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EU Focus on Place Based Approaches to Nurture Talent

Edited on

23 August 2022
Read time: 3 minutes

The iPlace project acts like a seeker of positive outcomes and good practices to stimulate cities to rethink how to innovate and grow, to inspire and attract the whole range of talent, including from the farming, industry, social innovation, IT, artistic, creative and human sciences areas.

Transformation requires new skills and talent

The rapid shift towards a climate neutral Europe and digital transformation is changing the way we work, learn, take part in society and lead our everyday lives. Europe can only grasp these opportunities if its people develop the right skills. The Covid 19 pandemic has also had a profound impact on millions of people in the EU have lost their job or experienced significant income loss.

The challenge for European cities today, is to stimulate job creation but at the same time to improve the added-value and social and economic wealth produced by the jobs created. This is a complex challenge that cannot be addressed by traditional means. It’s more than creating employment, it’s about attracting and retain, adapt or convert talents into the present and future needs of the local economic and social fabric. The integration between the qualification of talents and the provision of an ecosystem that can attract and realise the potential of such talents, is at the very core of European policies that intends to stimulate projects and innovative solutions in the next decade.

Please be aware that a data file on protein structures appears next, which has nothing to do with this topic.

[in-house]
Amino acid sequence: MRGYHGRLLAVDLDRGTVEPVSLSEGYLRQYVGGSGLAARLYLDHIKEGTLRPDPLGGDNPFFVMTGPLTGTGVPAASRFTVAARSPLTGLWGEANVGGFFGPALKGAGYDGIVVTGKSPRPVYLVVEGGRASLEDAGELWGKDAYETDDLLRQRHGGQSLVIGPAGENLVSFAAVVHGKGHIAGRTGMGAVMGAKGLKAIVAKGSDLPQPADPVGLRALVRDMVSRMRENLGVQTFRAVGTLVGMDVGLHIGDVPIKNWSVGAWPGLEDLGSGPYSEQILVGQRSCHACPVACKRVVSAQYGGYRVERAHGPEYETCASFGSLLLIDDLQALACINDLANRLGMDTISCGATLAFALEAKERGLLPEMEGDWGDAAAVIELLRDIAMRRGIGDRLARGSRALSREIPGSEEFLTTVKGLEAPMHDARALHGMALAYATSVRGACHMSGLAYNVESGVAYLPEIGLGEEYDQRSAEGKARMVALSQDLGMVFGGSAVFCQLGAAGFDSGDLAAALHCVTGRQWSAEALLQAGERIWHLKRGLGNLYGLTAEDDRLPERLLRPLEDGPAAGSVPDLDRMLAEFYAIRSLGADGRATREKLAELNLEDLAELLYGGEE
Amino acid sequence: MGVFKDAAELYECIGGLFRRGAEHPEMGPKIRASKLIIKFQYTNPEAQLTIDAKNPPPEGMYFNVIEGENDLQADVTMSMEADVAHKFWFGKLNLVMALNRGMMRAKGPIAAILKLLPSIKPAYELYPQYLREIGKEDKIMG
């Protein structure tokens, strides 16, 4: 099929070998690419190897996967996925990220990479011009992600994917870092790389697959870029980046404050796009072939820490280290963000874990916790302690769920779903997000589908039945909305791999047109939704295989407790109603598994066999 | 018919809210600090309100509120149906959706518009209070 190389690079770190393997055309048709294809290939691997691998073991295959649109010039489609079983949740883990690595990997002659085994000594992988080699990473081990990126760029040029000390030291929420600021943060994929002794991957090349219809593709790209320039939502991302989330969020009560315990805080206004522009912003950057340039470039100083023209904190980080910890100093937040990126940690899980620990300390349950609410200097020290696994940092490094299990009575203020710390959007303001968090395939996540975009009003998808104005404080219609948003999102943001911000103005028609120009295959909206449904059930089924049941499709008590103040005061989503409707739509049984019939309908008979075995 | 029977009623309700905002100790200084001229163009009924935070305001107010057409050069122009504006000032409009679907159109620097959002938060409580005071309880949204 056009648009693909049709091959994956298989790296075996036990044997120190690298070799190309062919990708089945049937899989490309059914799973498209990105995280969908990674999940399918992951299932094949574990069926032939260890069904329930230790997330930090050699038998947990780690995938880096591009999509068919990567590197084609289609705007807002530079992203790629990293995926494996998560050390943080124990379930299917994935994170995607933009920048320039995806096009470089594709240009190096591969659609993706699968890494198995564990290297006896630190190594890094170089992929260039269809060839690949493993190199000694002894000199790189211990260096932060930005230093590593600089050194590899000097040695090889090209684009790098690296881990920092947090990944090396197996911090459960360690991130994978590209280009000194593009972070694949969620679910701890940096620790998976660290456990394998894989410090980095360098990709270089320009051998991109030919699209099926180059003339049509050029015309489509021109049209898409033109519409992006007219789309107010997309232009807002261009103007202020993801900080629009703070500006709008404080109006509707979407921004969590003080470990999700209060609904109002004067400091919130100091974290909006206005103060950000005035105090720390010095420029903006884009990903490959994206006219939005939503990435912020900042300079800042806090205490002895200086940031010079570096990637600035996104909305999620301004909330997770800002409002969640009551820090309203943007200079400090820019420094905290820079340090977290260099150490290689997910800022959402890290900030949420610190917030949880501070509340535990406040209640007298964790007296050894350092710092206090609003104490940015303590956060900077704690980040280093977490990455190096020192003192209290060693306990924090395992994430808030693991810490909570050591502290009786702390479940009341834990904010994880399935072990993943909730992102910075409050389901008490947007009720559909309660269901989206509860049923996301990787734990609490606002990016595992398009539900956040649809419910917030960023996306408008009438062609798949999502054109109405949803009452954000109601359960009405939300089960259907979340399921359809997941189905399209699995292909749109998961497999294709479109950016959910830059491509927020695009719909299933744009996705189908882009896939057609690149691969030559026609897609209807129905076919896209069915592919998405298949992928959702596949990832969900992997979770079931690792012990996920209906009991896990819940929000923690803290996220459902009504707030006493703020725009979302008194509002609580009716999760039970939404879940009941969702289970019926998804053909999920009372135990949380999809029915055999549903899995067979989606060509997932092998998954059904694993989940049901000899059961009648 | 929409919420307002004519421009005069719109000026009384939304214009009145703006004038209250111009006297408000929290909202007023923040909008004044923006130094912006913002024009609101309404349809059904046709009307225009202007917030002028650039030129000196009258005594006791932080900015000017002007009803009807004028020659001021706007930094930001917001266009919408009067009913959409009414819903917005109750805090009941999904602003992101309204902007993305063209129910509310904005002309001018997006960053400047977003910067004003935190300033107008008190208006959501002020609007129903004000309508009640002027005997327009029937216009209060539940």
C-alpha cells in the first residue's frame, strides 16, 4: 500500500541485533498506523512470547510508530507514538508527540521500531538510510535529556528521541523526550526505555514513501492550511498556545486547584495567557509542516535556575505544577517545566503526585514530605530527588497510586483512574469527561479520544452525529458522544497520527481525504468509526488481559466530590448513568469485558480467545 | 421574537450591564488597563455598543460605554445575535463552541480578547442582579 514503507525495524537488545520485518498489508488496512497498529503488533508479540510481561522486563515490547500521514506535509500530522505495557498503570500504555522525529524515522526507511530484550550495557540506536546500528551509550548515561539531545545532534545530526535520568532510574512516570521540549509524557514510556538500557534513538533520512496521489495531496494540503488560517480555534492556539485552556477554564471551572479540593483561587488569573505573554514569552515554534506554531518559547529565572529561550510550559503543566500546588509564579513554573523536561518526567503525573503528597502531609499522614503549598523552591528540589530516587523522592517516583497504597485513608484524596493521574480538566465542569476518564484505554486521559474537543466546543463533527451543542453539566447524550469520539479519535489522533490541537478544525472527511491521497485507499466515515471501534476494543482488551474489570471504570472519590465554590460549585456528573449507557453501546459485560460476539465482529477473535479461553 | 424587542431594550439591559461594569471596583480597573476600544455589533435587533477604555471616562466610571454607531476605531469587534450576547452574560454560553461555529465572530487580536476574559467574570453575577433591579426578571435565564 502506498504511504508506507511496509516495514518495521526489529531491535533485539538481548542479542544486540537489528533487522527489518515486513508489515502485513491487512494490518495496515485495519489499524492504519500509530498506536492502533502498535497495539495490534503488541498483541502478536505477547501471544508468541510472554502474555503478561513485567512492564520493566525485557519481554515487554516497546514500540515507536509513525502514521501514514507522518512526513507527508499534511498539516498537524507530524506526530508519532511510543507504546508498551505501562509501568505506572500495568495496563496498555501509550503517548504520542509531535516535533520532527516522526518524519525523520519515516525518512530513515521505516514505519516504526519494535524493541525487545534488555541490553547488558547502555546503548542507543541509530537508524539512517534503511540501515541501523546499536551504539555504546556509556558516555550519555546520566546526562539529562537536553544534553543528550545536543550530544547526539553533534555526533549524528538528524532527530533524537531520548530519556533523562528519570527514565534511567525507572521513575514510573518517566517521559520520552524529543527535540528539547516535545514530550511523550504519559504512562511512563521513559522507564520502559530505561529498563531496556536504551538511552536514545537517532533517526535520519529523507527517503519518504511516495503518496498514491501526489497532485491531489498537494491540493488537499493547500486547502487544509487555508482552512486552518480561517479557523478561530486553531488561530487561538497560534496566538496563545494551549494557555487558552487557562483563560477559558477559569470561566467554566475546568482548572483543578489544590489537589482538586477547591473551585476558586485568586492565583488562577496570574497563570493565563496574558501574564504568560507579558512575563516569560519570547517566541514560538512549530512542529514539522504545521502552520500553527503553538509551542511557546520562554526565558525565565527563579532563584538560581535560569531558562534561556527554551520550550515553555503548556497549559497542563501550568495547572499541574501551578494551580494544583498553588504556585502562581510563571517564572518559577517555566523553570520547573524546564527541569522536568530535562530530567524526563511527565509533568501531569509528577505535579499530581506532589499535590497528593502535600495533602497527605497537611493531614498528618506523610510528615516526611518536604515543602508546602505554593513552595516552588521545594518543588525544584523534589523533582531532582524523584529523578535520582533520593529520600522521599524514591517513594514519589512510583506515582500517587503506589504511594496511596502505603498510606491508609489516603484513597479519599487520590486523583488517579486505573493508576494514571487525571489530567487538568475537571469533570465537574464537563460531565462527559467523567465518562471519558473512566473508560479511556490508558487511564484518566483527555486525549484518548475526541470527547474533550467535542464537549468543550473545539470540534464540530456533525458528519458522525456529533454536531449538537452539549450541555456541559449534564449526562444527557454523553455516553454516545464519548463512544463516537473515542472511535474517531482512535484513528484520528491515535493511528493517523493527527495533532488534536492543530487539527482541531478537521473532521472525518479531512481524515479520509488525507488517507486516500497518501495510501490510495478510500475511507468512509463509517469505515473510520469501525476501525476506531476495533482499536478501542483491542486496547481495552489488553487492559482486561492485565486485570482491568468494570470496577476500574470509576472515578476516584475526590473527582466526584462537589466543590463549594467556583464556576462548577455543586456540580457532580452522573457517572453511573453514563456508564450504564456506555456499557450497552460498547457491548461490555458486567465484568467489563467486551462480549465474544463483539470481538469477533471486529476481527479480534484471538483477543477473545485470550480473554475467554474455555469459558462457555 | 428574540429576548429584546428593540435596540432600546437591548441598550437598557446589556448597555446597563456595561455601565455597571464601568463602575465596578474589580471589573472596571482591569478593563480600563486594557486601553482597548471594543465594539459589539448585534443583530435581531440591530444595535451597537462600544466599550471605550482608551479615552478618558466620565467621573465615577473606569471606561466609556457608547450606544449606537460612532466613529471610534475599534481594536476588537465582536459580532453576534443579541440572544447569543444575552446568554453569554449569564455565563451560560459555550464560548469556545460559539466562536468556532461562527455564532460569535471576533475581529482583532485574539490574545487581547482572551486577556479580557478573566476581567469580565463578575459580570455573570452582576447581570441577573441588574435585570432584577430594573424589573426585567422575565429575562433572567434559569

The European Skills Agenda

The five-year plan of the European Skills Agenda intends to help individuals and businesses develop more and better skills which, when to use, will strengthen sustainable competitiveness, ensuring social fairness, and building resilience to react to crises (for example based on the lessons learnt during the COVID-19 pandemic).

Talent management requires a vertical and horizontal integration at city level. To achieve that requires a strong partnership between the government, academia, R&D Centres, social organizations and enterprises where all stakeholders, including civil society, will be called to action. The European Skills Agenda includes 12 actions organised around four building blocks. All of them are opportunities for cities to nurture talents. The new Skills Agenda introduces a totally new momentum, focused on skilling for a job. It combines a European Pact for Skills which brings together all stakeholders with a heavily increased EU budget, as proposed by the Commission, and ambitious quantitative objectives by 2025.